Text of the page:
Thanks to everyone who came to our first meeting for 2015—what a turnout! It was great to see so many people and to hear what you’ve all been up to.
We welcomed four newcomers: Vicky, Christine, Kellie, and SookKwan. I hope you enjoyed the meeting, found it useful, and will come again.
To Lynne T, on having a short story published in the anthology ‘Pure Slush’.
And congratulations to Charles for his journal publications, and particularly for his article on the ‘Great Escaper’, Paul Royle.
(Please let me know if I’ve left anyone out and I’ll add it here.)
Chris Bowman told us how he has self-published his novel, ‘Tradewinds: A Tale of the Caribbean’. He published through the Fremantle publishing company, Vivid Publishing. He’s promoting the book through social media, and selling it in various places other than bookstores. For example, as the novel is about sailing, he sells it at yacht clubs and boat yards as well.
For those who are interested, the Australian Society of Authors (ASA) is running a couple of courses on self-publishing. The first is coming up in Melbourne on the weekend of 21 and 22 March. For more information, click here.
They’re also running an online course called ‘Publish Your eBook’, which starts Tuesday 26th May. Click here for more details.
And there’s an online course entitled ‘Market Yourself on Twitter, which is starting on Tuesday 7th April. Click here for more information about that. I’m interested in this one, as everyone talks about how great Twitter is, but I find it quite hard to negotiate.
Locally, the FAWWA is running a course on Self-Publishing in May. It will cover the following:
Preparation for Publication
Building your profile and selling your books.
For more information, click here.
Annabel Smith, an accomplished local author whose first two novels were published traditionally, chose to self-publish her latest novel, ‘The Ark’. She wrote about her reasons for doing so, the self-publishing process, and its pros and cons, in a guest blog post for another local author, Natasha Lester, here.
Lynne T. told us about Hardcopy, a professional development program for Australian writers, in which she took part last year. It’s run through the ACT Writers’ Centre and the focus for its 2015 programme is non-fiction, including autobiography, biography, memoir, essay collections, histories, literary criticism or analytical prose. The first round has places for 30 writers to develop their nonfiction manuscript. Click the above link for more information, including how to apply.
The Organised Novelist
I read somewhere that writing a novel is like trying to tuck an octopus into bed—just as you get one arm in, another pops out. It can be a very messy process, given the length of the project, the number of plots and sub-plots you might be juggling, and all the characters involved.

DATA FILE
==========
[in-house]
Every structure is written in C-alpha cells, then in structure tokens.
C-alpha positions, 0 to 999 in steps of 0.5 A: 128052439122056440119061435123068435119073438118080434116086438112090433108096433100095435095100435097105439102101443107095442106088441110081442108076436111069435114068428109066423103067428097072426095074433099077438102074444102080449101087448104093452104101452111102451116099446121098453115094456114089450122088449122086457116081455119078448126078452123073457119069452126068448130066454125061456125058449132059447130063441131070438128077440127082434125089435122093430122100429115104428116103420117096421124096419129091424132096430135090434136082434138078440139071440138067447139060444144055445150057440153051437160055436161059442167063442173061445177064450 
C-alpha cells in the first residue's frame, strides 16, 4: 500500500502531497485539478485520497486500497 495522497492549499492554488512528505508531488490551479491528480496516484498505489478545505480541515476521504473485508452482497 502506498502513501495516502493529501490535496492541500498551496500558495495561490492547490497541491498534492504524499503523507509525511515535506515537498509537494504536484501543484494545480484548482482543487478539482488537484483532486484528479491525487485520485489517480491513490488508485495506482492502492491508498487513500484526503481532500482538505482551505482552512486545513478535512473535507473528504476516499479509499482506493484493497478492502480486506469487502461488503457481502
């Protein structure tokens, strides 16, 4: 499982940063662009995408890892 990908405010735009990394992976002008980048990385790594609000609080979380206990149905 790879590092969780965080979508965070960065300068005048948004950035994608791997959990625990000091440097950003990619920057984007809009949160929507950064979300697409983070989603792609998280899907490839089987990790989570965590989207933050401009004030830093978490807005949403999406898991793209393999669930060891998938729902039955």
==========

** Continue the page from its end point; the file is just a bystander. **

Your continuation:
Some writers are ‘plotters’, while others prefer to fly by the seat of their pants. Whichever way you write, it’s hard to keep a novel ‘organised’—to keep track of the plot, the characters (and their names and ages!), manage time, etc.
Lynne A. has offered to talk to us about how she manages to keep organised while writing. I have a couple of titbits of information that I can throw in, too—techniques and tips that I found useful while writing my novel. For example, I found the website Preceden handy for keeping track of the timelines for my novel and characters. It’s much easier and neater than writing them with pencil and paper:
The corollary of being organised, is when it takes over and prevents us writing freely—when the plot must be sorted, the writing as good as it can be, and everything must be perfect before we can keep writing.
I struggled with this myself. One day, I’ll tell you how I wrote about 100,000 words before I found the right voice for my story. I’ll also tell you about the 50-odd rewrites of my first few chapters until I was happy with what I had and was able to ‘write on’. Of course, a chapter or two later I’d change something, and have to go back to the beginning and start again …
At some point, you do just have to ‘write on’, even if you’re not 100% happy with the words on the page. As Elizabeth Gilbert said last night, ‘Just get it done.’ It doesn’t have to be perfect, it doesn’t even have to be good—it just has to get done.
Next session, we’ll hear about Leonard’s time as writer-in-residence at FAWWA, and hopefully we’ll have time for some readers. Please bring along an excerpt and a few extra copies if you want to share your work with us.
We can talk more about self-publishing, and maybe touch on the tricky topic of writing memoir and the people who might not be happy to read about themselves …
Hope to see you then.
Best wishes and happy writing,